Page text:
(Formerly ACCT 2063)



COURSE LEVEL:(Intermediate-Junior Level)


COURSE TITLE:Cost Accounting


PREREQUISITE:†† ACCT 2302 (or its equivalent)

METHOD OF PRESENTATION:Threelecture/discussion hours per week

CATALOG DESCRIPTION:A study of budgeting and cost control systems including a detailed study of manufacturing cost accounts and reports, job order costing, and process costing.Includes introduction to alternative costing methods such as activity-based and just-in-time costing.Reviews planning of profit, cost, sales, cost and profit analysis, profit performance and measurement.

TEXTBOOK: ††Cost Accounting, Horngren, Foster, Datar, 10th edition, Prentice Hall


I.                     COST ACCOUNTING - GENERAL††††††††††††††††††††††††††††††††††††††††††

A.      Nature and function of cost accounting

B.       Cost terms and classifications


II.                   COST SYSTEMS/COST MEASUREMENT††††††††††††††††††††††††††††

A.      Job Order Costing

B.       Service Department Cost

C.       Process Costing

D.      Other issues:scrap, spoilage, rework†††††††††††††††††††††††††††††††††††††††††††††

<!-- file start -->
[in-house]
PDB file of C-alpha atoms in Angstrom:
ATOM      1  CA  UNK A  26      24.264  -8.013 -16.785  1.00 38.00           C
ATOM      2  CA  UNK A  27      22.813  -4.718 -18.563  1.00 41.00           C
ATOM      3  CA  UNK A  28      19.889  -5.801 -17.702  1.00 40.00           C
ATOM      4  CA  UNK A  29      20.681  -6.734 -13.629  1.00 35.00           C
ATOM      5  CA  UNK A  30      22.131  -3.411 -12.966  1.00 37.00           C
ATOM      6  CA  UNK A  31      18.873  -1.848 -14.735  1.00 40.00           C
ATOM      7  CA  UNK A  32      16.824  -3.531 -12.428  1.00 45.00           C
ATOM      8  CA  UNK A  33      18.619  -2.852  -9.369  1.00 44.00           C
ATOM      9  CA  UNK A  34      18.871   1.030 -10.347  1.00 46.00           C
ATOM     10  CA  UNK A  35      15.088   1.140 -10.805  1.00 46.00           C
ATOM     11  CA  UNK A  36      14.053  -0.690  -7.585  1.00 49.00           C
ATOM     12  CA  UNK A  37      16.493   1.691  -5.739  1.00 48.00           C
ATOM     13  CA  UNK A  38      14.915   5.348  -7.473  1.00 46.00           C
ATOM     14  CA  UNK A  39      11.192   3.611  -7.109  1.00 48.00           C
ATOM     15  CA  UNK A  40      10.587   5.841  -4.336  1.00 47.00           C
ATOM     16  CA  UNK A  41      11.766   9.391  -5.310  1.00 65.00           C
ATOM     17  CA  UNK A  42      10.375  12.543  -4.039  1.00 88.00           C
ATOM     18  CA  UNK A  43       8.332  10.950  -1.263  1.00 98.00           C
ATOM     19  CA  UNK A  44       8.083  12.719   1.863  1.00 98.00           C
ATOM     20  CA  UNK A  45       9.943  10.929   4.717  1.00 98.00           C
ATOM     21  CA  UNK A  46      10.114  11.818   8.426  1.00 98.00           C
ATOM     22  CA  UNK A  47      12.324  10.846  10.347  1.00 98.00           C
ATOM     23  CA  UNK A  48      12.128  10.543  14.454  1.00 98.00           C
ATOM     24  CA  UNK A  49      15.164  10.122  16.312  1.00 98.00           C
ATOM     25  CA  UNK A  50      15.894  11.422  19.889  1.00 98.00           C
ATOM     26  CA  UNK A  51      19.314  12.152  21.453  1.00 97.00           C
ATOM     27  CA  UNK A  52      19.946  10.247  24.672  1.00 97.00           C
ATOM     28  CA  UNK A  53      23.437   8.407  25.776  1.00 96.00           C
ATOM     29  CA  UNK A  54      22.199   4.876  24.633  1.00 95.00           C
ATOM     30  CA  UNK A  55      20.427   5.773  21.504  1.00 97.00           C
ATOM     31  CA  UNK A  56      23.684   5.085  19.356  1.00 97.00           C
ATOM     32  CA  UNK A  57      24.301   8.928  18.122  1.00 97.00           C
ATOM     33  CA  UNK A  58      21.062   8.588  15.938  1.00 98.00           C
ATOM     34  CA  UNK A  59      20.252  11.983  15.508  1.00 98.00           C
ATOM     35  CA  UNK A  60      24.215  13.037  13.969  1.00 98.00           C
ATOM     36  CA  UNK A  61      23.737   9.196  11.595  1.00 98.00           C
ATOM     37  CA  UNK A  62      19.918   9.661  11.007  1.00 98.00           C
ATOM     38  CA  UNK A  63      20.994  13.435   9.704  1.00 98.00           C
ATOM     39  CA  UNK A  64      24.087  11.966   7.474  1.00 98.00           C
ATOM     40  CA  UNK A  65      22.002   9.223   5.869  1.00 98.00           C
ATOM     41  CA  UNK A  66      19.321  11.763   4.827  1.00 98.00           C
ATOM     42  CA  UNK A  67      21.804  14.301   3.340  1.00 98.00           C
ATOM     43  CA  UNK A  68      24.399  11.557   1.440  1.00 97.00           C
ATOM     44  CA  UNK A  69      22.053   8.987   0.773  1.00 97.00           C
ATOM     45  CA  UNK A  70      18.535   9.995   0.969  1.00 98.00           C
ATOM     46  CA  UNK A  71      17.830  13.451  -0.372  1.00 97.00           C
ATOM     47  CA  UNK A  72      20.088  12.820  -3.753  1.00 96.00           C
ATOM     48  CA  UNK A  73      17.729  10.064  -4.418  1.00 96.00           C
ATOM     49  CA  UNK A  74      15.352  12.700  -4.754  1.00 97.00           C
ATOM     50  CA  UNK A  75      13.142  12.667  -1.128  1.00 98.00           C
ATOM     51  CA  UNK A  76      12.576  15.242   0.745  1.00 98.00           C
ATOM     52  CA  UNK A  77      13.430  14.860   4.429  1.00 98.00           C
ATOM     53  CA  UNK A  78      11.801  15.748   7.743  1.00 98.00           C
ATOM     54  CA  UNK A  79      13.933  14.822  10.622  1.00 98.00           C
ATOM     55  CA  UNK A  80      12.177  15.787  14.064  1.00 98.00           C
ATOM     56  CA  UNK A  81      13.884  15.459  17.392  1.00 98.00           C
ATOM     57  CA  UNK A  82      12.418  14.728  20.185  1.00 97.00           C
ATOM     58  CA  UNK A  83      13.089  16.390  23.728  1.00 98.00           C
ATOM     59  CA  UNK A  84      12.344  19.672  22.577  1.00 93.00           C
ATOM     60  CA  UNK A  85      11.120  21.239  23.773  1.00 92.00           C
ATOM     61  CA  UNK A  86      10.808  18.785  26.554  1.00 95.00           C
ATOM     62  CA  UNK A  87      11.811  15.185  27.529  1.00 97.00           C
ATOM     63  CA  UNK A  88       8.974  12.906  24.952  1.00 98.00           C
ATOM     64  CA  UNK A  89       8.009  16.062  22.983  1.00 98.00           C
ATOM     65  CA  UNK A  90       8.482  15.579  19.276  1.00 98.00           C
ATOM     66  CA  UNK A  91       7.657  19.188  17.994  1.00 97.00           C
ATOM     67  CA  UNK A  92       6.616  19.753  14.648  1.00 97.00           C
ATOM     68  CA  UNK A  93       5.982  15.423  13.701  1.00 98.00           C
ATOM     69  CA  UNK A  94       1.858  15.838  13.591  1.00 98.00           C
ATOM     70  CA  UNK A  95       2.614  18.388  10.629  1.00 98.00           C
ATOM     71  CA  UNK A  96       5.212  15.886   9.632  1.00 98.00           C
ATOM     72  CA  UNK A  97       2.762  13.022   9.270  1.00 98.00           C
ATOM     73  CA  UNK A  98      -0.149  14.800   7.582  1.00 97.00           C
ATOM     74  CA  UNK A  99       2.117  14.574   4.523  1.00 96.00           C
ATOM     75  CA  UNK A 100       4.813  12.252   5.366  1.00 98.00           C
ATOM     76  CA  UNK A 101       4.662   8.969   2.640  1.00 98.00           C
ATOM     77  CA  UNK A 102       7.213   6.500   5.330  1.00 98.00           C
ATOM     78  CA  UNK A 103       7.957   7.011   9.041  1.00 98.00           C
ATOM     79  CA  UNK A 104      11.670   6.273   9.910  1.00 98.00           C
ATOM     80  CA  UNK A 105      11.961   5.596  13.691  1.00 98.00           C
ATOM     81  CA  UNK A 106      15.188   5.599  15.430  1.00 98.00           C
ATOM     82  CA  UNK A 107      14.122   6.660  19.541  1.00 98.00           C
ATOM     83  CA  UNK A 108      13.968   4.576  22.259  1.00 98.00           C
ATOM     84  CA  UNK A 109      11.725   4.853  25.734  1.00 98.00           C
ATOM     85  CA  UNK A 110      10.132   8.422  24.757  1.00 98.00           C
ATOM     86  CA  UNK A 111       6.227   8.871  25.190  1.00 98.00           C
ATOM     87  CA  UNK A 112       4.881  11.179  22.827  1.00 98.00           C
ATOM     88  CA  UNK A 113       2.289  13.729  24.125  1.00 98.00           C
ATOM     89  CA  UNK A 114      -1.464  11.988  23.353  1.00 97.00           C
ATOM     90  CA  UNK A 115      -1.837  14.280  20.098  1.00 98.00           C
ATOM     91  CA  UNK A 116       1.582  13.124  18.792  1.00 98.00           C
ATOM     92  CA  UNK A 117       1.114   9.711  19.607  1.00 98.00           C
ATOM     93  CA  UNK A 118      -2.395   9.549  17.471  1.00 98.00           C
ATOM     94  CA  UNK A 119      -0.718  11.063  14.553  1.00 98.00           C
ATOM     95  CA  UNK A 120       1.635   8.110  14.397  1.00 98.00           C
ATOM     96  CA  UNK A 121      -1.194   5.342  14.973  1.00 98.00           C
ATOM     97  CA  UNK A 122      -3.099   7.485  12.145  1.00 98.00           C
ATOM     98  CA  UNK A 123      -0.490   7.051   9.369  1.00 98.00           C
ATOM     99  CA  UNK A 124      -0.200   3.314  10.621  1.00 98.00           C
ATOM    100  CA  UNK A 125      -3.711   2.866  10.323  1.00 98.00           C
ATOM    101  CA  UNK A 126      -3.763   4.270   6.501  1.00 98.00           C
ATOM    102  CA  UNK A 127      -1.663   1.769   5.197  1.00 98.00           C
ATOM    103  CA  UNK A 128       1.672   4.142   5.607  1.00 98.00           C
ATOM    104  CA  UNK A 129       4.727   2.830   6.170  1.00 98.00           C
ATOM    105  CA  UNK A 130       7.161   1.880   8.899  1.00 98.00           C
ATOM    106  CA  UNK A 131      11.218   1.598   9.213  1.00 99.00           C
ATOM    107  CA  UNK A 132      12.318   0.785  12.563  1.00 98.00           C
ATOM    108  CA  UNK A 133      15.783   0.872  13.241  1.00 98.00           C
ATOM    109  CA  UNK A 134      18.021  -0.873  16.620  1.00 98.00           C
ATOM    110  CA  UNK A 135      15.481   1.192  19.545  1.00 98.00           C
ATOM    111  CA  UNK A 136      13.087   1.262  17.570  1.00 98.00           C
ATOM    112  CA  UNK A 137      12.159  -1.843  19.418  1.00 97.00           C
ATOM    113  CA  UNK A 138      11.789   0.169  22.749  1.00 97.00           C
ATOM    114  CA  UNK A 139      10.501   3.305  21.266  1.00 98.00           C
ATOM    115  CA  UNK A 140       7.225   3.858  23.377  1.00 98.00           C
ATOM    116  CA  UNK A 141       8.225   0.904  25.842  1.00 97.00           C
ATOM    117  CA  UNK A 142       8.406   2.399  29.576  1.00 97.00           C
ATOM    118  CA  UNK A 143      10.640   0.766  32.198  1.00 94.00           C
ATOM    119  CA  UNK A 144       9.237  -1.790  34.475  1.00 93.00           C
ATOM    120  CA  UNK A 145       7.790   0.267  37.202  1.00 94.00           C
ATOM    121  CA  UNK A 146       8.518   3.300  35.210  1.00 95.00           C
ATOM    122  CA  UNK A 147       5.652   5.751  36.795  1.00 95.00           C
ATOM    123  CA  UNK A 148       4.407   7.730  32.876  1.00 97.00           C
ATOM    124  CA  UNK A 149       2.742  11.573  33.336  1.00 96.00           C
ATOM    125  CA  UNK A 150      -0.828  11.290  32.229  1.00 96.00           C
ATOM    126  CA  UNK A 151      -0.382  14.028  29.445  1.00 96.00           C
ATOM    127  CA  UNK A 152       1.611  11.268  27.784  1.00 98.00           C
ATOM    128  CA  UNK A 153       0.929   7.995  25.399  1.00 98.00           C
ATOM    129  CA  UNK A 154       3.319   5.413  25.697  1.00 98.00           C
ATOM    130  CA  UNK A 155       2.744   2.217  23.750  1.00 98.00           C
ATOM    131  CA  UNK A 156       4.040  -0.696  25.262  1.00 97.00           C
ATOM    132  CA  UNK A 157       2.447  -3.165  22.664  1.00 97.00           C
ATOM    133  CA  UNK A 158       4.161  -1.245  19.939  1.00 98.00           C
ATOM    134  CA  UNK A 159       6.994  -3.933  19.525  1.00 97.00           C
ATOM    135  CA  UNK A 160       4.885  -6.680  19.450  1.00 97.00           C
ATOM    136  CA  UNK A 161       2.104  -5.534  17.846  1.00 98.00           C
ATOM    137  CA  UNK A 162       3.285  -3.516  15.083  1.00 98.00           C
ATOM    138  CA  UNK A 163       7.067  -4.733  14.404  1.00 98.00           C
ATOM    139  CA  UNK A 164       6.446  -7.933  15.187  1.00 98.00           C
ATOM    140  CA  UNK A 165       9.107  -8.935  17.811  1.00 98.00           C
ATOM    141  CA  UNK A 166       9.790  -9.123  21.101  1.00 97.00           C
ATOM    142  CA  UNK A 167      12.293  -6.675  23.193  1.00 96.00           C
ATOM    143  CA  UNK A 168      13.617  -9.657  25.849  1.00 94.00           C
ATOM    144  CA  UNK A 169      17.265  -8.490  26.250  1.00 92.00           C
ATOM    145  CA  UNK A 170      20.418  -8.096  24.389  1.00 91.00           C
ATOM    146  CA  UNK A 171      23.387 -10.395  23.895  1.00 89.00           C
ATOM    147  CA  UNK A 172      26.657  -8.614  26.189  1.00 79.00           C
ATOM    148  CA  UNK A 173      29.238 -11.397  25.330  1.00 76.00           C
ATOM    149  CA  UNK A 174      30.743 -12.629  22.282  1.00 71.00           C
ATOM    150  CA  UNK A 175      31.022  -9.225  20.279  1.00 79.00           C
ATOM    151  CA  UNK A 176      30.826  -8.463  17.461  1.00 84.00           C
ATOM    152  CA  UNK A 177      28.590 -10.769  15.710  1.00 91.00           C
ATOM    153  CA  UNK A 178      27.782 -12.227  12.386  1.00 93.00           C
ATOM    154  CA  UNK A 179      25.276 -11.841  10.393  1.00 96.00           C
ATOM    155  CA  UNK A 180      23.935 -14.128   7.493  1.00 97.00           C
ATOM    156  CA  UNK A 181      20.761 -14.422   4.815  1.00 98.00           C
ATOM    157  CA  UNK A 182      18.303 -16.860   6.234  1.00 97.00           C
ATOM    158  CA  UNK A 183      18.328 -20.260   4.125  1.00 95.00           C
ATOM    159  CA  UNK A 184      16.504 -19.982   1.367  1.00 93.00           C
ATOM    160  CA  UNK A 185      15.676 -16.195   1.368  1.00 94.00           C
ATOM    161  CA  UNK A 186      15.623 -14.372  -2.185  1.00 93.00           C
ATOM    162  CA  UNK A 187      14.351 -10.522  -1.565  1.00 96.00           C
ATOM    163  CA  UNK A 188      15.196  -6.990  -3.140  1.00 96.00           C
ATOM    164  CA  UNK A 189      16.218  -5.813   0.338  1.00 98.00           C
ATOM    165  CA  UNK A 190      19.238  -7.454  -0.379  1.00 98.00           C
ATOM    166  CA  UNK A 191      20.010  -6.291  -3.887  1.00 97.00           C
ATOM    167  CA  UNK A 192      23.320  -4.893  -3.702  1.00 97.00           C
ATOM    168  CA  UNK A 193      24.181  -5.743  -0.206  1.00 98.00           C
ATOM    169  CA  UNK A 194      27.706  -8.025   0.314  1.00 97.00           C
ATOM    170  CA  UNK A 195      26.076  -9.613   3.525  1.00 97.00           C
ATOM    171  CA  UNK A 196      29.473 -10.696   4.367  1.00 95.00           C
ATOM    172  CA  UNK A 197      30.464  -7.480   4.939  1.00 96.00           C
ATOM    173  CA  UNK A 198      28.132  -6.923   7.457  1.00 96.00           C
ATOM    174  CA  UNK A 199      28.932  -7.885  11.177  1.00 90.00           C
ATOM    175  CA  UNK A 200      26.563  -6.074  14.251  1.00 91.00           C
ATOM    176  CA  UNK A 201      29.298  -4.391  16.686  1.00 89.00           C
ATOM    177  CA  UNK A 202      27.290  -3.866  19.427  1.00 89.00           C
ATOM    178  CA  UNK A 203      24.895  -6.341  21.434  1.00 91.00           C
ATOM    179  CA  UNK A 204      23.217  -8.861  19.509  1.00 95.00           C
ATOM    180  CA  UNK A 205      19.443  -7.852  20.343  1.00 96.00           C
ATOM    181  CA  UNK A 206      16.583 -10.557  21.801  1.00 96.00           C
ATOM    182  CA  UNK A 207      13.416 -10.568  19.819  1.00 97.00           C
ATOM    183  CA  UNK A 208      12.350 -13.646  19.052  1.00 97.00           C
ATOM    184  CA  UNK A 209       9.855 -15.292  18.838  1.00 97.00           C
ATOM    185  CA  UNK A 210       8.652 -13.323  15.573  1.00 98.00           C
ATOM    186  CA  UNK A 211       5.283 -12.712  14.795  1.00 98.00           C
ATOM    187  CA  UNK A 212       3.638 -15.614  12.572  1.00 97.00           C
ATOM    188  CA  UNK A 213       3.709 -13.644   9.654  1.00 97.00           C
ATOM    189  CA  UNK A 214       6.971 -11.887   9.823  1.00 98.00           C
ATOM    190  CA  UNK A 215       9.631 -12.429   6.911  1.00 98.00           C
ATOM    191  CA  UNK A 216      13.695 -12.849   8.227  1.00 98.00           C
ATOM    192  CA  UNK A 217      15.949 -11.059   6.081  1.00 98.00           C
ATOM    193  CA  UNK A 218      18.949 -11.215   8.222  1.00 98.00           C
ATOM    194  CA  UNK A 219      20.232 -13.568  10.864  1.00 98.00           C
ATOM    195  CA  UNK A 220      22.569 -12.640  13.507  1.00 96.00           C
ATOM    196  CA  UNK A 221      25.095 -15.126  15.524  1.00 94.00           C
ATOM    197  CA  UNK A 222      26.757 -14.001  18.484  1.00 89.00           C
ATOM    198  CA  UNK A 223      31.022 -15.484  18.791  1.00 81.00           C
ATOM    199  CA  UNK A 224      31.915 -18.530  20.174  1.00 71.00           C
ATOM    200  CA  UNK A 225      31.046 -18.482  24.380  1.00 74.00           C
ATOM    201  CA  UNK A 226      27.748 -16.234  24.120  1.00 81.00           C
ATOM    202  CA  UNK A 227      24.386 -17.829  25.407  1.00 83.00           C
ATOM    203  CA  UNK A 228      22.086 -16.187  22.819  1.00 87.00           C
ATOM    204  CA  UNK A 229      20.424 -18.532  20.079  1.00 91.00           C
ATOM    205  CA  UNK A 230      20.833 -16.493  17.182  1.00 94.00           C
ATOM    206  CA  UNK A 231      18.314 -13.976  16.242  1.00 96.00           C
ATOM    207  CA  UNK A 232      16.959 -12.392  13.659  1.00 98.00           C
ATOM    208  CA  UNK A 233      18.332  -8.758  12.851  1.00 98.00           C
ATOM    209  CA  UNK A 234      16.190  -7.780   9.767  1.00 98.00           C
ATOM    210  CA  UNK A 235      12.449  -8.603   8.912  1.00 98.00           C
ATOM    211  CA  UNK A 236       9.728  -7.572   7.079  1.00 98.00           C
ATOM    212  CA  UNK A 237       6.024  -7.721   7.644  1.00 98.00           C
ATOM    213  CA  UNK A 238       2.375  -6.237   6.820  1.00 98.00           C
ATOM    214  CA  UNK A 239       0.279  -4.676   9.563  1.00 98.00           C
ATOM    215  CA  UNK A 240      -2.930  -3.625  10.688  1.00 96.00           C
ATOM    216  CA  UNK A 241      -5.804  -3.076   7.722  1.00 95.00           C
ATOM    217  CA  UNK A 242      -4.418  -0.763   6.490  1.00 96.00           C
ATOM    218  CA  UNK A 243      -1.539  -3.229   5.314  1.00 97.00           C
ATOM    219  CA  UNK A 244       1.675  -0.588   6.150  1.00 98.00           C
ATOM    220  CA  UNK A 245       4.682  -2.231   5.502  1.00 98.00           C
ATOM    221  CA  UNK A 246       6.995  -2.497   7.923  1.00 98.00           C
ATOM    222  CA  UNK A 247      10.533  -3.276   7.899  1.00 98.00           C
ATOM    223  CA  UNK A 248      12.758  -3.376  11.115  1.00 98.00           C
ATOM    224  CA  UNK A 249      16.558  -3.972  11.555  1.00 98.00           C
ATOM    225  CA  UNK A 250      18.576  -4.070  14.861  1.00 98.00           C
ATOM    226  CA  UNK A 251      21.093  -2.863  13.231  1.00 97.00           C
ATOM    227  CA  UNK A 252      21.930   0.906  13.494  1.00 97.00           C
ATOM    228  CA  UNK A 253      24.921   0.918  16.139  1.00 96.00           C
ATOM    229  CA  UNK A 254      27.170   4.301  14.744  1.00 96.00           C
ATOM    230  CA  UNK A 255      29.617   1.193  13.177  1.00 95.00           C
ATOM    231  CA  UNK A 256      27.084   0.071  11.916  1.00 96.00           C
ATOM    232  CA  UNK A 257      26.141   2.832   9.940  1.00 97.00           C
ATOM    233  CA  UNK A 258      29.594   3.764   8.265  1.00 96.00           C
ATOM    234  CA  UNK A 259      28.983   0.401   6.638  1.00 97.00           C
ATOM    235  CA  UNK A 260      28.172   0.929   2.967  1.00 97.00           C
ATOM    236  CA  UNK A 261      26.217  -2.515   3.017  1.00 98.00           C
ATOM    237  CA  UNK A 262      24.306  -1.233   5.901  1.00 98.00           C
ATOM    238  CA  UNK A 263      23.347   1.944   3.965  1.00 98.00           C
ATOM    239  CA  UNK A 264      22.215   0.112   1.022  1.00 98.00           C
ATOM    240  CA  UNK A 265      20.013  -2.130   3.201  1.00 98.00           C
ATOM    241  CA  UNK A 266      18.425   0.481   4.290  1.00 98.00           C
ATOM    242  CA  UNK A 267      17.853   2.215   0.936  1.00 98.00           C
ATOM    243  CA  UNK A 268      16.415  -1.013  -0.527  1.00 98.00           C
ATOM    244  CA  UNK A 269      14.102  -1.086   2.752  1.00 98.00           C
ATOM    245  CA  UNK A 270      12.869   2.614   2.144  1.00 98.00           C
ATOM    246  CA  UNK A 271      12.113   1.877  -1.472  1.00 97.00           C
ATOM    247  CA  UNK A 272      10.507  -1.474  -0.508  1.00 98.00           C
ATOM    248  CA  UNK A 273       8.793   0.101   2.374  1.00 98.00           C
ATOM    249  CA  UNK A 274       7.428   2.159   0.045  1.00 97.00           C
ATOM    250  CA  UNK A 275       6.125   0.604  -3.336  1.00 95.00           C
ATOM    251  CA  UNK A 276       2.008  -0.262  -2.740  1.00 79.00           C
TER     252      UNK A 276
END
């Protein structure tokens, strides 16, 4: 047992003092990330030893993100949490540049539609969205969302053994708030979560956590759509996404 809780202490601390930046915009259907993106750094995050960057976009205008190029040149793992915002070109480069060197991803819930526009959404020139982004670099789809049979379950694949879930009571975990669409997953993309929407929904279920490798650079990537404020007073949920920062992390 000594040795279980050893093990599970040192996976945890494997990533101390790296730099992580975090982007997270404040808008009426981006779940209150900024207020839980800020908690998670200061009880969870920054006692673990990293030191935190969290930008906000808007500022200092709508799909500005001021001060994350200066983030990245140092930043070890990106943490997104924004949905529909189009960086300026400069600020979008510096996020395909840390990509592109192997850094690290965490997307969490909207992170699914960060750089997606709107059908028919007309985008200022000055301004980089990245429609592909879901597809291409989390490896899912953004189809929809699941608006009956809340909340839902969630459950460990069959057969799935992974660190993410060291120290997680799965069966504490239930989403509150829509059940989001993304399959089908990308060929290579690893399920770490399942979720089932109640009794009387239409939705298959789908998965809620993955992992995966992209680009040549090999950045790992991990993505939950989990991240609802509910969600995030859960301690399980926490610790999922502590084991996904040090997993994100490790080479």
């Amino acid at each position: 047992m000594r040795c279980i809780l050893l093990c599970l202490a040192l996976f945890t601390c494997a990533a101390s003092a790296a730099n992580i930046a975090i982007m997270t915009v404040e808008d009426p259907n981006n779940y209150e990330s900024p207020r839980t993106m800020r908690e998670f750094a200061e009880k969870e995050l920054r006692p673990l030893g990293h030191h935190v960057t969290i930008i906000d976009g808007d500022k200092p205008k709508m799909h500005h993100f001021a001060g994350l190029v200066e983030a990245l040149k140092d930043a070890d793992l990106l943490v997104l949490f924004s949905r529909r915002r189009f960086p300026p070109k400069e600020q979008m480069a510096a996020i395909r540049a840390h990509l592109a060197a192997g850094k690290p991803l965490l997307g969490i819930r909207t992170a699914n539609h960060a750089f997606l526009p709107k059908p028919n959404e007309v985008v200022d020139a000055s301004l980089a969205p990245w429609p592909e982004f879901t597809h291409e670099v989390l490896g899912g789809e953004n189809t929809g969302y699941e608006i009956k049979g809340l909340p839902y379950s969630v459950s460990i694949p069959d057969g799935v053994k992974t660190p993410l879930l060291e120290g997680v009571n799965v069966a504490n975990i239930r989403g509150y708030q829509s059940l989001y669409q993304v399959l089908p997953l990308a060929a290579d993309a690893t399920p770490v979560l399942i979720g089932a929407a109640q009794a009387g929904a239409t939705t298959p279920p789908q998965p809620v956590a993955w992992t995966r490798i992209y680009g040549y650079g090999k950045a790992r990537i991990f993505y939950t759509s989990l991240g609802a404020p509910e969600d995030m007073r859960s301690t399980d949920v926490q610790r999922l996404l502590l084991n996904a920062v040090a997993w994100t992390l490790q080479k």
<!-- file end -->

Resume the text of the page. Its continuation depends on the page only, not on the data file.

E.       Activity Based Costing

F.       Byproducts, joint products


III.                 ANALYZING COST BEHAVIOR†††††††††††††††††††††††††††††††††††††††††††††††††††††††††††††††††††††††††††††

A.      Cost volume profit analysis

B.       Variable/Absorption costing

C.       Mixed and semi-variable costs


IV.                 BUDGETING††††††††††††††††††††††††††††††††††††††††††††††††††††††††††††††††††††††††††††††††

A.      Master Budget

B.       Flexible Budget

C.       Budget Variances ††††††††††††††††††††††††††††††††††††††††††††††

COURSE LEARNING OBJECTIVES:Upon successful completion of this course, students should be able to -


Chapter I